family life · parenting · Singapore

Parenting in Singapore, 2016-style (media invite)

When the National Talent and Population Department sent an invitation to a dialogue for bloggers regarding issues on marriage and parenthood in Singapore, I knew I had to attend. As you might know, I am a big champion of facilitating change (as you can read about in my previous posts, such as this and this), instead of just complaining about it, and I felt that it is an honour to be called upon by your country to contribute.

My friend Meiling over at Universal Scribbles did a wonderful round up of the session here, so please do click through to read if you’re interested.

Senior Minister of State Mrs Josephine Teo was very friendly and affable, and it was very easy to talk to her, almost like talking to a friend, perhaps as some of us are not far from her age (or at least I speak for myself??), so it was easy to speak our minds. There was a diverse range of topics, some of which I have actually highlighted in an old post from 2014.

Child care, whether preschool or after school (primary), was a major concern for many. I think women in Singapore are fortunate that they can decide whether they want to work, or not work, or take on part time work, or start their own business, etc. I would imagine our figures of women in the working force are decent for a first world country. But our child care is still very traditional, we are still very dependent on mothers (whether or not working from home), domestic helpers, and grandparents not exclusively (so, it could be like grandparents + domestic helpers).

I have always thought that there might be a case for making child care available even to mothers who are not working, especially for those who have more than 1 child and find it hard to manage at home. The average age of women having their first child is increasing, and in order to pop them out as quickly as they can before they’re too old to keep up with the kids, or get mistaken as grandparents when they drop their kids off at school, we need the support during those early years. On hindsight, I wish I had had my kids closer in age, and I wish I was young enough to have another, but the truth is that I am already too damn tired at my age to be chasing them around the playground 😀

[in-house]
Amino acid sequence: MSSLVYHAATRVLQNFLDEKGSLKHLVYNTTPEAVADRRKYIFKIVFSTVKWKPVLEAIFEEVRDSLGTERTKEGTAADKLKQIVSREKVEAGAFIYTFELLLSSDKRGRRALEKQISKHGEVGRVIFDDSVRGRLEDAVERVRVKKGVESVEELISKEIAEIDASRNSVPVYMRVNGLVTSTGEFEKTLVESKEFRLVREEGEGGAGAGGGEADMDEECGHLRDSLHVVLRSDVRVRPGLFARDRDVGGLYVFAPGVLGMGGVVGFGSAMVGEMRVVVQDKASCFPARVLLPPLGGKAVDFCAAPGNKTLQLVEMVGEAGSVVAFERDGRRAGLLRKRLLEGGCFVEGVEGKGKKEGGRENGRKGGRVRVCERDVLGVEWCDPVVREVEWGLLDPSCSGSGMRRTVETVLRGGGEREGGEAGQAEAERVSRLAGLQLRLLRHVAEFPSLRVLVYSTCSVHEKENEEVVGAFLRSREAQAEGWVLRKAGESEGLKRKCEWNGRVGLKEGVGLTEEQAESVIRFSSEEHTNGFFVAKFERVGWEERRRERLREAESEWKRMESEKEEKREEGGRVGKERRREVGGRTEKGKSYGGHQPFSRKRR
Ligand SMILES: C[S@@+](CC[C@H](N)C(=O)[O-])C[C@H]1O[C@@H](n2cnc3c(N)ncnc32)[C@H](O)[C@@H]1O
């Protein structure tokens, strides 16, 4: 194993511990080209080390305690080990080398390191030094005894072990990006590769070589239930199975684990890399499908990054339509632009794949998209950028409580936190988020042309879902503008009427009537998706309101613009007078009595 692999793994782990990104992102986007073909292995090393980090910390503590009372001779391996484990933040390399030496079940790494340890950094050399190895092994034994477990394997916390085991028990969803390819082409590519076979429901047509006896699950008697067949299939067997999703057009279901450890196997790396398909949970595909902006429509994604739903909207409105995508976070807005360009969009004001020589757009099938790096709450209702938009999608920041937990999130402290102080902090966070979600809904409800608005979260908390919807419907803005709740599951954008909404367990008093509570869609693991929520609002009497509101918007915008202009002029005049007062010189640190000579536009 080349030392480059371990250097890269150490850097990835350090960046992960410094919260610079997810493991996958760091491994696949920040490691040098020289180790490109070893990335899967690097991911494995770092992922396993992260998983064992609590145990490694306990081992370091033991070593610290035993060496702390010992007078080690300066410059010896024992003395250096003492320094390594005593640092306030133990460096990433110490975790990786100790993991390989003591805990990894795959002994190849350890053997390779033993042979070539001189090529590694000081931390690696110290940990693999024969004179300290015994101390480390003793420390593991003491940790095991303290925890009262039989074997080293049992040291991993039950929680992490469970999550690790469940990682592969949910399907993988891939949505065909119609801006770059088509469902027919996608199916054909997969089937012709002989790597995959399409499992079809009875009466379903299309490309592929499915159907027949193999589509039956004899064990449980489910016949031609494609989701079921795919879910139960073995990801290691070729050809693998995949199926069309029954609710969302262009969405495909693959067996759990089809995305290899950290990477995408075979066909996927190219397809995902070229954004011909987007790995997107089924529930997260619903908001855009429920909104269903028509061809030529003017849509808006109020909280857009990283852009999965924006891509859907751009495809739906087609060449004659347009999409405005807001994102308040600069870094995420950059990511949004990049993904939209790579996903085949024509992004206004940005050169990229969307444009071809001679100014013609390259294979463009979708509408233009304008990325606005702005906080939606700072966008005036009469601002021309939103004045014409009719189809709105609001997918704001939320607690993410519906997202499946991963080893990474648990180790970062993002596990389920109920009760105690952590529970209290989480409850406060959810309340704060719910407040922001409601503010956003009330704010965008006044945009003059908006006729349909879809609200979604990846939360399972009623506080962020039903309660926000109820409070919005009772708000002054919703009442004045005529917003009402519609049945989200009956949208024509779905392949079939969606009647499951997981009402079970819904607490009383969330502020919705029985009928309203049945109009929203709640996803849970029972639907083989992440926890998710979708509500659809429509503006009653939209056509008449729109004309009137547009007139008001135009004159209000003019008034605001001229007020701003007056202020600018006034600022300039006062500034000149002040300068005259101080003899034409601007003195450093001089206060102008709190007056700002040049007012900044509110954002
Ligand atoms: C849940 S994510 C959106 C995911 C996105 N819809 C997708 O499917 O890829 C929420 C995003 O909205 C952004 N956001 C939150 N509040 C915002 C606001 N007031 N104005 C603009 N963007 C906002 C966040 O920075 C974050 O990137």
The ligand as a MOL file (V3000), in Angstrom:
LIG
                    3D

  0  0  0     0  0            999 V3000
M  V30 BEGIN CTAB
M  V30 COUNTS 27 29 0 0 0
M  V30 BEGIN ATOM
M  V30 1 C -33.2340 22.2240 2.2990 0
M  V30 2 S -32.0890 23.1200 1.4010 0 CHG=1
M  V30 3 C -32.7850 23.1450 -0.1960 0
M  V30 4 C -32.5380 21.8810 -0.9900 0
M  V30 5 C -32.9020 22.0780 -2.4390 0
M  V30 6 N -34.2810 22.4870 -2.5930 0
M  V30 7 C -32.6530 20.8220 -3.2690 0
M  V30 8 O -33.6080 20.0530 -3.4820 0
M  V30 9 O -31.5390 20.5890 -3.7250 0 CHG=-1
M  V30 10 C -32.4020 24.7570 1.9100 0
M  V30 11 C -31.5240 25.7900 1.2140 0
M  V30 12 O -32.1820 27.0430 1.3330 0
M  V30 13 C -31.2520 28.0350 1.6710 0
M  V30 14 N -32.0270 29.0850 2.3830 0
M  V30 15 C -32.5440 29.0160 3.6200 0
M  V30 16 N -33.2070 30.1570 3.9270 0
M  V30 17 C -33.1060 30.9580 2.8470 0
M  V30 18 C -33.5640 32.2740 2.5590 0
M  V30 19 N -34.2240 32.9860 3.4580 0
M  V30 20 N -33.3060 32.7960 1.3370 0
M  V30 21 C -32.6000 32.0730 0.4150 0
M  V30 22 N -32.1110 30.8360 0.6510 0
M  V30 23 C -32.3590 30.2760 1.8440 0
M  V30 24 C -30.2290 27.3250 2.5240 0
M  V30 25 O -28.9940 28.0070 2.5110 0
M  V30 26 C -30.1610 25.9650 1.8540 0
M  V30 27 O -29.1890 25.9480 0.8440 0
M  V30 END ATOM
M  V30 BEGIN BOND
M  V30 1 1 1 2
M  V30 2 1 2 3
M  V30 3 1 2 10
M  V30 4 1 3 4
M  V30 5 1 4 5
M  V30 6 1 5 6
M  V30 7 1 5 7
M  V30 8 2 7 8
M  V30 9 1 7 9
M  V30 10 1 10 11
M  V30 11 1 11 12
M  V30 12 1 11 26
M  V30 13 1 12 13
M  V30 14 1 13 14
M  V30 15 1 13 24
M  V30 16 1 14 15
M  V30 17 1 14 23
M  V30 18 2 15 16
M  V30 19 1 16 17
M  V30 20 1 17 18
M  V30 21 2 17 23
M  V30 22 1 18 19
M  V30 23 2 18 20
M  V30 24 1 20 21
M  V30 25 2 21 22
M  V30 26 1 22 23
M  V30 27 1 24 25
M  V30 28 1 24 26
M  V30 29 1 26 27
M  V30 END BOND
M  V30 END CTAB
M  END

And then there is school. I’m at home and available to the kids each day after school, and I wish there were more time that we could spend together, so I can’t imagine what it must be like for working parents who only have a few hours together and often some of this would need to be spent on doing homework. I do see the benefit of homework, and I think it helps keep me abreast of what they are learning, but perhaps if school were a lot less competitive, kids had negligible homework, then parents could spend time doing what they’re best at – parenting. And not teaching or doing homework. Especially in lower primary where they really need to have good quality sleep, are we giving our children the short end of the stick? I have to admit that I have really been surprised by the quick announcement of the changes of PSLE, so I hope we can continue to improve education for our children.